William Grassie

Recent Blog Posts

Contrarian: A new documentary on the life of John Marks Templeton
Why should Big Pharma invest in Big History? My answer is in the form of a warning label I imagined attached to all pharmaceutical products.
On a recent visit to Pioneer Works in the Brooklyn Red Hook neighborhood, I heard a lecture by Matthew Putman on “Imaging the Invisible”. The venue is a newly renovated factory and warehouse dating back to 1866. Putman began his lecture in the post-and-beam grand hall at Pioneer Works by referencing Richard Feynman’s 1959 lecture. “There is plenty of room at the bottom.”
I find the mass fears and popular mythologies unhelpful and dangerous. It is useful, however, to contemplate, and to some extent also prepare for the "worst-case scenarios."

Published Articles

The scientific pipeline dominates educational discourse today, but it is those outside the pipeline who would benefit most from reform. Serving their needs requires a different sort of activism, and new attention to evidence about how, when, and why people interact with science.
In this game of thrones, mathematics certainly makes a stronger claim today to royalty than does theology or philosophy. Some regard mathematics as the rightful queen who unites all the scientific disciplines under her rules.
Thresholds of Emergent Complexity as a Map to the Modern University.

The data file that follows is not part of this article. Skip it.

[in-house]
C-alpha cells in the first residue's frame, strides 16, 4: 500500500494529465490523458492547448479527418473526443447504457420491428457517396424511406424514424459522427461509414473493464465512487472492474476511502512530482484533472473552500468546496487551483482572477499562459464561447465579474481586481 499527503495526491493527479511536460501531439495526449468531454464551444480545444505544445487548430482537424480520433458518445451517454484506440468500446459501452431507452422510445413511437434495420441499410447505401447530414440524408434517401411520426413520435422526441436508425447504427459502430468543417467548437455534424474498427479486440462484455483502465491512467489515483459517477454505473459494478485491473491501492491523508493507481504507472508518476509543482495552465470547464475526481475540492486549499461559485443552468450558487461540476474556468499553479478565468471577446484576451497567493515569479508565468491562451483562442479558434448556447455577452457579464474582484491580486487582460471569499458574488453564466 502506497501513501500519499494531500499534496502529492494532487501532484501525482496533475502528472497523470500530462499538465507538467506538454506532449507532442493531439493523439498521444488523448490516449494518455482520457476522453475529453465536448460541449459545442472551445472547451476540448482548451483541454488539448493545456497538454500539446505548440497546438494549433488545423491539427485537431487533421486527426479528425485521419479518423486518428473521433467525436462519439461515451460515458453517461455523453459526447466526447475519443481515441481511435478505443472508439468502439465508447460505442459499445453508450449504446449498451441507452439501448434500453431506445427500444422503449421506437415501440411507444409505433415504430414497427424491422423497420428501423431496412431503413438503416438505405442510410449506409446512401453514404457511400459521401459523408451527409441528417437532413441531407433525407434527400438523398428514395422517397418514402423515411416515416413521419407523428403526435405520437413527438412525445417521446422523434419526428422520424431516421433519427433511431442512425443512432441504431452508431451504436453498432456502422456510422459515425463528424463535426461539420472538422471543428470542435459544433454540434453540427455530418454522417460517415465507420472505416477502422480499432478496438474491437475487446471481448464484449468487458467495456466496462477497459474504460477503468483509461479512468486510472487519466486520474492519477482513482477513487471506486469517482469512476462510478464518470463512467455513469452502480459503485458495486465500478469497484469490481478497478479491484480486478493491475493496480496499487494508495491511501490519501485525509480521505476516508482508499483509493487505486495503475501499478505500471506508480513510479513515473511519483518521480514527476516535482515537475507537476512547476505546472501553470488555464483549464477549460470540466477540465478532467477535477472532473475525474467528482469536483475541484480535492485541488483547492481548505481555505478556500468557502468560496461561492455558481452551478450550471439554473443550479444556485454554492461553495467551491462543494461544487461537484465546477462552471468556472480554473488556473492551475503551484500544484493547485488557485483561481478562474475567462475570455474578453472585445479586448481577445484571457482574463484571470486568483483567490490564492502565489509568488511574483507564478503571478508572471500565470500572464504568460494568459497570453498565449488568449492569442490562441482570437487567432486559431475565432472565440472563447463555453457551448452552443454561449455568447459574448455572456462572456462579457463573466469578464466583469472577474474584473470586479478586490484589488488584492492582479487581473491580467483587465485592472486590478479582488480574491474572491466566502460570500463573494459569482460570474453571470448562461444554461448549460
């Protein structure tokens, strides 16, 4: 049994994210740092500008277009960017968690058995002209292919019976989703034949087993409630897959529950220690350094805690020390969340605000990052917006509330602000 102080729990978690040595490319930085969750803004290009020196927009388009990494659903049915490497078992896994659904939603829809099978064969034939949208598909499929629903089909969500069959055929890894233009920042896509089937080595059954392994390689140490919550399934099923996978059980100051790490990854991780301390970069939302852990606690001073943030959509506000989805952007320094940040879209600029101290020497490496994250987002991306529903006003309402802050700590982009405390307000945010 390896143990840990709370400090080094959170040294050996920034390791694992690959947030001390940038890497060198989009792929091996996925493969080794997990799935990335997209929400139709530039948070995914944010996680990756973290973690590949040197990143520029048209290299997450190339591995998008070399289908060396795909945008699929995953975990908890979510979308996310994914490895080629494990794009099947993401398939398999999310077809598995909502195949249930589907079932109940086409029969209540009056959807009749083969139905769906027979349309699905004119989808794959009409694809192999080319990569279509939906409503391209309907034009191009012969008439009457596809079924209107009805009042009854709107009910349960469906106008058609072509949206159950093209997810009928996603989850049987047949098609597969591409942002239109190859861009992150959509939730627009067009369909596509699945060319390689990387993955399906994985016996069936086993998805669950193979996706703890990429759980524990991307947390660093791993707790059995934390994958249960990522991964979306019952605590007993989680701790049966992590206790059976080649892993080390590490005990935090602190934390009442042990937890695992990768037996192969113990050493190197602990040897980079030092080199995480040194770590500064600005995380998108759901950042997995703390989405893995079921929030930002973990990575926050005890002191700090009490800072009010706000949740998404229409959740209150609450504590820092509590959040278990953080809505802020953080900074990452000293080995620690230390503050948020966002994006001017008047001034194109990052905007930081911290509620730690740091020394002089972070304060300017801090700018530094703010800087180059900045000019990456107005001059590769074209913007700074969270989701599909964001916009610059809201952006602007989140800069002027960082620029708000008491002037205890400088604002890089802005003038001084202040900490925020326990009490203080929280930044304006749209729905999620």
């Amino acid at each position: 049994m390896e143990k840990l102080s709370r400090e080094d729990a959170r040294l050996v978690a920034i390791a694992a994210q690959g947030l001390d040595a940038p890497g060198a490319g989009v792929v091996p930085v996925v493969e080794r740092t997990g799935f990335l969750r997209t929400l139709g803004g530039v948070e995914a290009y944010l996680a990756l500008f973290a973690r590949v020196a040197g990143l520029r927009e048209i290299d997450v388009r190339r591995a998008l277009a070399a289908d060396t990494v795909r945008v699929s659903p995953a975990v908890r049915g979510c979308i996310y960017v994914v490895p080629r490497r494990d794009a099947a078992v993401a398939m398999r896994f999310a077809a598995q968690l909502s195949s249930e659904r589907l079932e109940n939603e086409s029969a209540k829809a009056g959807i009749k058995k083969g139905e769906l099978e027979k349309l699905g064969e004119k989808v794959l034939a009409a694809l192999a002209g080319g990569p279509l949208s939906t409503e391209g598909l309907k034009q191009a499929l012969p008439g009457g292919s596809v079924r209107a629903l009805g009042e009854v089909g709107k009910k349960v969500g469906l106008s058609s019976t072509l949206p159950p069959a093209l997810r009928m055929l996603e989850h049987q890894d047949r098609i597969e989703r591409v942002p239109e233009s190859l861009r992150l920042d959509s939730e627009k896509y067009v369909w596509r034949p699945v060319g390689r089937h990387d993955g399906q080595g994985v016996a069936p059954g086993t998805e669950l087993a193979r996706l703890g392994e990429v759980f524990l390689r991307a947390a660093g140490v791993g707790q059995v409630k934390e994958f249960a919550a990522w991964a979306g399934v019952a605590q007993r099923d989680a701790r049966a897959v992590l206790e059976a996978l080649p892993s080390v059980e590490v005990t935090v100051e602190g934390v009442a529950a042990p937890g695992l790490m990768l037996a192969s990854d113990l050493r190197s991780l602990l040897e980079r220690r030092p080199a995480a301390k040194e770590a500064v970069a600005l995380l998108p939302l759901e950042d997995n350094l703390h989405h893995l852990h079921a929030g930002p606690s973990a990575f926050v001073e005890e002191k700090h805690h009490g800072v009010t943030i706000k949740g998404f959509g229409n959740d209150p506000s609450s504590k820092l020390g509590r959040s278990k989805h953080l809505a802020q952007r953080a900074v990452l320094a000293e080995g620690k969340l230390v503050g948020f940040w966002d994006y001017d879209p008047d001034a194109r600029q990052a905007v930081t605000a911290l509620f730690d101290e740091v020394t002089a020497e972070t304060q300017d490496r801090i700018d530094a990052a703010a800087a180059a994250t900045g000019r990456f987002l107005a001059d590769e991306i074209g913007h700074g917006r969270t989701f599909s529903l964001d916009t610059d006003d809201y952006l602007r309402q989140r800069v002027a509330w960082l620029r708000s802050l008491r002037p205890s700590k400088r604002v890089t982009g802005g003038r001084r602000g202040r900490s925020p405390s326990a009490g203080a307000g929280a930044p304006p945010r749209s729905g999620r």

Easter, you may have noticed, is not a fixed day in the calendar. The reason has to do with the mismatch between the periodicity of the sun and the moon and the long history of human efforts to create a reliable and consistent calendar.
The four dimensions in the Great Matrix of Being give us four ways of measuring reality -- by time, by scale, by energy density flow, and by thresholds of emergent complexity. All phenomena can be located within this Matrix.
The Baby Jesus is an archetype in evolution’s long progression through an unbroken chain of babies.
What knowledge of science, culture and civilization would you most want to pass on to the surviving humans as they faced the prospect of adapting to a new environment and rebuilding their lives over many generations?
A report on the inaugural meeting of the International Big History Association in Grand Rapids, Michigan.
Humans now consume some 18 trillion watts of energy in a variety of forms. Every aspect of our contemporary lives depends on this tremendous flow of energy.
Exploring Big History requires that we systematically collect and analyze information about the past from an evolutionary and global perspective.
This is the new chart for the new cosmology. It is the most comprehensive compendium of scientific facts on a single page I know. No reason to leave home without one of these map of time stuffed in your glove compartment or backpack.
What is the lifetime of our communicative civilization? Will our civilization make it through the 21st century intact? Is there a “Great Filter” of self-destruction that limits the life expectancy of intelligent life in the universe?
Eric Beinhocker’s The Origin of Wealth offers exciting metaphors for rethinking Darwinism and evolutionary theory.